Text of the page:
Tuesday, January 15

We Were There in the Klondike Gold Rush

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When three men found gold in the Klondike River in 1896, it set off another huge gold rush!  Thousands of hopefuls set off for Canada’s Yukon Territory, hoping to strike it rich.  The Alaskan towns of Skagway and Dyea became boomtowns, as these were the starting points of the 600-mile journey to the riches.  In our reading, we follow the journey through Dyea and up the Chilkroot Trail into Canada.

Equipment needed included :
  • warm clothes and outerwear
  • moccasins and boots
  • blankets and towels
  • mosquito netting
  • personal care items
  • medicine
  • first aid items
  • candles and matches
  • soap
  • approximately 1,000 pounds of food (year’s supply)
  • tools and mining equipment
  • camping equipment
Less than half of the people who set off to find gold actually made it to Dawson City.  While the Chilkroot Trail was difficult for the men who had to climb its steep slopes carrying all of their belongings, the White Pass Trail caused the deaths of more than 3,000 horses, and was thus dubbed Dead Horse Pass.  These horses often died because they were overloaded with supplies and forced up steep, rocky terrain – it was too hard on their bodies.

Those who did make it to the Yukon found that reports of gold had been exaggerated, and there was little to be had.  Many went home immediately.  Of those who stayed, they could only work during certain months of the year, when the ground was thawed, and they were subjected to disease and poor sanitary conditions.  Unfortunately, the gold rush turned out to be a disappointment for many.  It did boost the economy of areas like Seattle, which was a starting point for the trip north, but it also destroyed the Yukon environment and brought disease to the natives who lived there.

The real riches to be made in the Klondike Gold Rush were in retail.  Merchants, bankers, restaurant owners, and even saloon girls were able to charge ten times as much for food, services, and supplies, did not have to bear the back-breaking work of mining, and had a steady stream of gold-seekers to keep them in business.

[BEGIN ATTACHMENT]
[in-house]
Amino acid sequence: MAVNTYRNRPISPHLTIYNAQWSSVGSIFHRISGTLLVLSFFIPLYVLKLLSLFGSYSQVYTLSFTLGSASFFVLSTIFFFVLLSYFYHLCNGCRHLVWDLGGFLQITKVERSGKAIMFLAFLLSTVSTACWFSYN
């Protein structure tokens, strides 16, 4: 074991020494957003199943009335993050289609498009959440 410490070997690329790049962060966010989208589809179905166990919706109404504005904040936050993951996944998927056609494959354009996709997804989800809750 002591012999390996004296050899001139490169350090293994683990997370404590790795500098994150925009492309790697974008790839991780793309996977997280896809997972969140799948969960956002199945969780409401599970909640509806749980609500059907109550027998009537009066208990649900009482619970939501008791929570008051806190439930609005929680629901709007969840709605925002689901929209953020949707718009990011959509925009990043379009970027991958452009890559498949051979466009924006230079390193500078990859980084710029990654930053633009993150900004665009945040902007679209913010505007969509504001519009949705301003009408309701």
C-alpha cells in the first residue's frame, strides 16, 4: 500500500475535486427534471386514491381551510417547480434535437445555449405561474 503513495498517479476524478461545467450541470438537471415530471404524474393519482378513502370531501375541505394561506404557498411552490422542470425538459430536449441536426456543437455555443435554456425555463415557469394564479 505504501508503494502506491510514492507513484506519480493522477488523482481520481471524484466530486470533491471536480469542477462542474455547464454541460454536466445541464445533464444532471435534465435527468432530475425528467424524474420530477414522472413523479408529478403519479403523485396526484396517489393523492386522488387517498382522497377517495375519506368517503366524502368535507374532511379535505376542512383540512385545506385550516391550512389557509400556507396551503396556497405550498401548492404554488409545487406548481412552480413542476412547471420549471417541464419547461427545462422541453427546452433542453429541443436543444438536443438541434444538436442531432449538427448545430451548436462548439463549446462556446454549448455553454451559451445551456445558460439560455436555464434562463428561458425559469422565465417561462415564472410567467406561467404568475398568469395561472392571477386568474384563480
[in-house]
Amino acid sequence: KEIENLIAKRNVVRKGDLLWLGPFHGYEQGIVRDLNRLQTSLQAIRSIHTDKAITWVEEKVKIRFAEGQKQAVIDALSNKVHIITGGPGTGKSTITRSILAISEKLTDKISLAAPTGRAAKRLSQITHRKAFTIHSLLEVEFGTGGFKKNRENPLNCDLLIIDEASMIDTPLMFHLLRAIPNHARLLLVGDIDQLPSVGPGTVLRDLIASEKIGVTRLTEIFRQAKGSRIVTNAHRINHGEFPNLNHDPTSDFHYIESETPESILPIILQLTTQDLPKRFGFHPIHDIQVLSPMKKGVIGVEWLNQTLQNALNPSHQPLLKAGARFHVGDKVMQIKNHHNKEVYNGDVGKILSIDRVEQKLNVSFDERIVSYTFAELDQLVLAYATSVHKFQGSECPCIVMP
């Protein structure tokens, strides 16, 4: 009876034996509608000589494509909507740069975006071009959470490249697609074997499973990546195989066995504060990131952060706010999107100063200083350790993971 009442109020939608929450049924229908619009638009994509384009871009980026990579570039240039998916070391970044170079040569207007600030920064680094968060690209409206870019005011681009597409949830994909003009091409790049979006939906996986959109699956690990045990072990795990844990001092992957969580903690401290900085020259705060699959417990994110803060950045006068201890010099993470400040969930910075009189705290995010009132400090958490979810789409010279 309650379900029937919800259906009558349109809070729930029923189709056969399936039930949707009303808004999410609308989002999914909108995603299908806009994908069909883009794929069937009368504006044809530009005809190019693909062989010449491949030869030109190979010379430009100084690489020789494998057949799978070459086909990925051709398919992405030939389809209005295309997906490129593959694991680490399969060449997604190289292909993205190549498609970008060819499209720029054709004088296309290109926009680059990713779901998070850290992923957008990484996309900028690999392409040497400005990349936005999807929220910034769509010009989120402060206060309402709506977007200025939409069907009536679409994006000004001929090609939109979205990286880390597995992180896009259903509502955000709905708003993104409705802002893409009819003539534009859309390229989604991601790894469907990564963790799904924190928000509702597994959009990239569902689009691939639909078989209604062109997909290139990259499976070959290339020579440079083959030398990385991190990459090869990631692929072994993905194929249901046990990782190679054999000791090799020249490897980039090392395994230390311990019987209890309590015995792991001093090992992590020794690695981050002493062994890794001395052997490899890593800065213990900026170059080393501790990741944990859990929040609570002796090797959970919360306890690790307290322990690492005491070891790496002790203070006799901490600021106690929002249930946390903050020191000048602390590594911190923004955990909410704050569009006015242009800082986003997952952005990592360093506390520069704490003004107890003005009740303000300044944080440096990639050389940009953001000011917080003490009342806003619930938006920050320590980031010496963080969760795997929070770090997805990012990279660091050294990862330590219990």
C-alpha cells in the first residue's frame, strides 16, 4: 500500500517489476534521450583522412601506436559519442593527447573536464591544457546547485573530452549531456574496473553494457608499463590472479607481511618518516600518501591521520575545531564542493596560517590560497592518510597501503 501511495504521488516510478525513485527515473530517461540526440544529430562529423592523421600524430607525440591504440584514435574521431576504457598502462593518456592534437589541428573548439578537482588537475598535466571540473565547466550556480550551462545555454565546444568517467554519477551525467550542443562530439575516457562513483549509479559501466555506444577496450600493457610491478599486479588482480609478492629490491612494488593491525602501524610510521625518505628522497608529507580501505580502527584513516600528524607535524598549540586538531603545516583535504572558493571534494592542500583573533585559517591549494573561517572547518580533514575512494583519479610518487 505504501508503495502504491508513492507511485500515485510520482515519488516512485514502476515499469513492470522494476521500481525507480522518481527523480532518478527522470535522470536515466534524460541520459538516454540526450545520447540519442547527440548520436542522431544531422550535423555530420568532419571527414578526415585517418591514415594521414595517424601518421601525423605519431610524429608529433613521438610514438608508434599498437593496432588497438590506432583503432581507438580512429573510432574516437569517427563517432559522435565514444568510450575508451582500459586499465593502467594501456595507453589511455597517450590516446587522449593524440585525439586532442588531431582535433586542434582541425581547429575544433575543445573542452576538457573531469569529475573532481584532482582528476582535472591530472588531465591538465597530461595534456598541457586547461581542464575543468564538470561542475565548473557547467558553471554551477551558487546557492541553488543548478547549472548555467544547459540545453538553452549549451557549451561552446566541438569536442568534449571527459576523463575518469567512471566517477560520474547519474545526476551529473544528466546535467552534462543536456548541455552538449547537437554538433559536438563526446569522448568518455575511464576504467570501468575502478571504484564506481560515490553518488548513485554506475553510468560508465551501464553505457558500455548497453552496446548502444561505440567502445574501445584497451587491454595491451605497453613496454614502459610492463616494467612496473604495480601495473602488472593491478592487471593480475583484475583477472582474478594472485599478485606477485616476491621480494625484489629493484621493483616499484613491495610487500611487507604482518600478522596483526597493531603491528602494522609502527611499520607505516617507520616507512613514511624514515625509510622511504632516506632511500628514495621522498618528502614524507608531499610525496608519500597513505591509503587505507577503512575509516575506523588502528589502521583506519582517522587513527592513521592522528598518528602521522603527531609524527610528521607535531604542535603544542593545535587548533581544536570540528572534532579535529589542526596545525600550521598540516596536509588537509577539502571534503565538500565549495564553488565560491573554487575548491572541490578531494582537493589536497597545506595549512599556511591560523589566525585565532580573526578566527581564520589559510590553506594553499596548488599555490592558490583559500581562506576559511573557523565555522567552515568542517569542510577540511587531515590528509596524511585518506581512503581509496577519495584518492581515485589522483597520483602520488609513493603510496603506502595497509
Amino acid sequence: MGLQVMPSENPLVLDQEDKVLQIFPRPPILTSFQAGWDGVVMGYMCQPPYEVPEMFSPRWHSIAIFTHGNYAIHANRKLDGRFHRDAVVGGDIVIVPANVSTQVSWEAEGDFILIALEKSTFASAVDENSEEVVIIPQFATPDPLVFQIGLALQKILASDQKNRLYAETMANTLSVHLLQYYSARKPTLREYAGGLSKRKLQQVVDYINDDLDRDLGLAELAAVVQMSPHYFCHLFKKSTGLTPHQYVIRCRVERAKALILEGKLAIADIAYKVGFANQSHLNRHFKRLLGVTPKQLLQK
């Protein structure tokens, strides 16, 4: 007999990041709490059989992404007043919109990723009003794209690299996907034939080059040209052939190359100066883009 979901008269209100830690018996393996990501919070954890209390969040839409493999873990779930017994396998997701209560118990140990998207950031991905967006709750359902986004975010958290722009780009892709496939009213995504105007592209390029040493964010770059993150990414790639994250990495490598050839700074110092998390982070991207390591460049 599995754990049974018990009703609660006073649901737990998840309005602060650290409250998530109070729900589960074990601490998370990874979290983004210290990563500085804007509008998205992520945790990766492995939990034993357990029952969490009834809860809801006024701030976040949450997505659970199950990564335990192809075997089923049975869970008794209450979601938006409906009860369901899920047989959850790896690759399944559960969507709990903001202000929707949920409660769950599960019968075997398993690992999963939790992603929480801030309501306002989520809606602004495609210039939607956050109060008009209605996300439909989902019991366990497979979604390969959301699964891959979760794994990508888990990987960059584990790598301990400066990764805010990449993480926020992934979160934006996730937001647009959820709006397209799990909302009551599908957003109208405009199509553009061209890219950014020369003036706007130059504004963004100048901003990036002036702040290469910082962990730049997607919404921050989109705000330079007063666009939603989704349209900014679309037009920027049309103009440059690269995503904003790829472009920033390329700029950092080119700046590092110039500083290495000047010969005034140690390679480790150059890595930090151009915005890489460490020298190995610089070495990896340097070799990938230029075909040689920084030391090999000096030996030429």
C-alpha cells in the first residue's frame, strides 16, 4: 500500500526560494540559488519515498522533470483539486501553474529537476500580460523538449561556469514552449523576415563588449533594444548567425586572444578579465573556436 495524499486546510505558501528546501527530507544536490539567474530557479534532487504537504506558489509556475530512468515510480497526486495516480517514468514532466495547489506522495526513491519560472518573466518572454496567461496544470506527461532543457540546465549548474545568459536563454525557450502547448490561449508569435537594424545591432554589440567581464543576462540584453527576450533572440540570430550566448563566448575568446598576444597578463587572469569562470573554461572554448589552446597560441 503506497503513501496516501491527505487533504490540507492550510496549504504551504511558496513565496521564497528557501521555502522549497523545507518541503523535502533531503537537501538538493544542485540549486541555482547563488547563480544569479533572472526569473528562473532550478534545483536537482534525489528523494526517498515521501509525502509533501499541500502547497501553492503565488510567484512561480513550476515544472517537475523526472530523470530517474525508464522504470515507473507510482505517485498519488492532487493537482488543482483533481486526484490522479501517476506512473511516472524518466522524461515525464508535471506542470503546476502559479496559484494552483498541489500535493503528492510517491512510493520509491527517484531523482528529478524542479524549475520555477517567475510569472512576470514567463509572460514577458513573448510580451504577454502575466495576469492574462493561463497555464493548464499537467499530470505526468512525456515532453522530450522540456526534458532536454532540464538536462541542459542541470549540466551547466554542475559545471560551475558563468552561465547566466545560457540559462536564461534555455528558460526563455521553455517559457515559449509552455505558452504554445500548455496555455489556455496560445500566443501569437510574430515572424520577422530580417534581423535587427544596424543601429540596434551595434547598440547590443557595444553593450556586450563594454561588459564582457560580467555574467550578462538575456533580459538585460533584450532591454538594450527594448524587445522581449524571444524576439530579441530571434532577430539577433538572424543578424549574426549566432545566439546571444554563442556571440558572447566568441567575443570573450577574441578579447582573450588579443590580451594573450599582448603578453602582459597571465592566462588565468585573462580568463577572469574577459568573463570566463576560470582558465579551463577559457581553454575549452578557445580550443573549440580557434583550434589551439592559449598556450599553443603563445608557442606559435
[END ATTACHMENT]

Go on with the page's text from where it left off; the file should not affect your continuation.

Access the complete unit in the 'We Were There' Novel Studies Bundle!

Includes THIRTY-SIX unit studies covering World & American History. Each unit addresses a new topic, spanning the the ancient world through post-WW2.  Each unit has introductory text, which will give the student basic background information about the topic at hand.

  • There are photographs and illustrations, and we have also included primary documents when available.
  • After this text, there are featured videos, which augment the background information and help make the topic more accessible for more visual students.
  • You will also find a short list of reading books, including a featured novel that the unit builds upon.
  • There are vocabulary words, places, and people to identify.
  • Reading comprehension, critical thinking questions, and writing assignments are included.
  • We add fun with hands-on activities and extra videos to watch that will bring the era to life.

These studies are directed toward upper grades students, but some have resources for younger students so that the whole family can work together. Our family has used unit studies as curriculum for many years, and we hope that your family will enjoy these, too!

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  1. Studying about the Gold Rush is so interesting!

  2. Can't wait to study this with my daughter. Thank you.

    1. Stay tuned, too...I'm actually just finishing up part 2 as we type! :) Hope you enjoy it.


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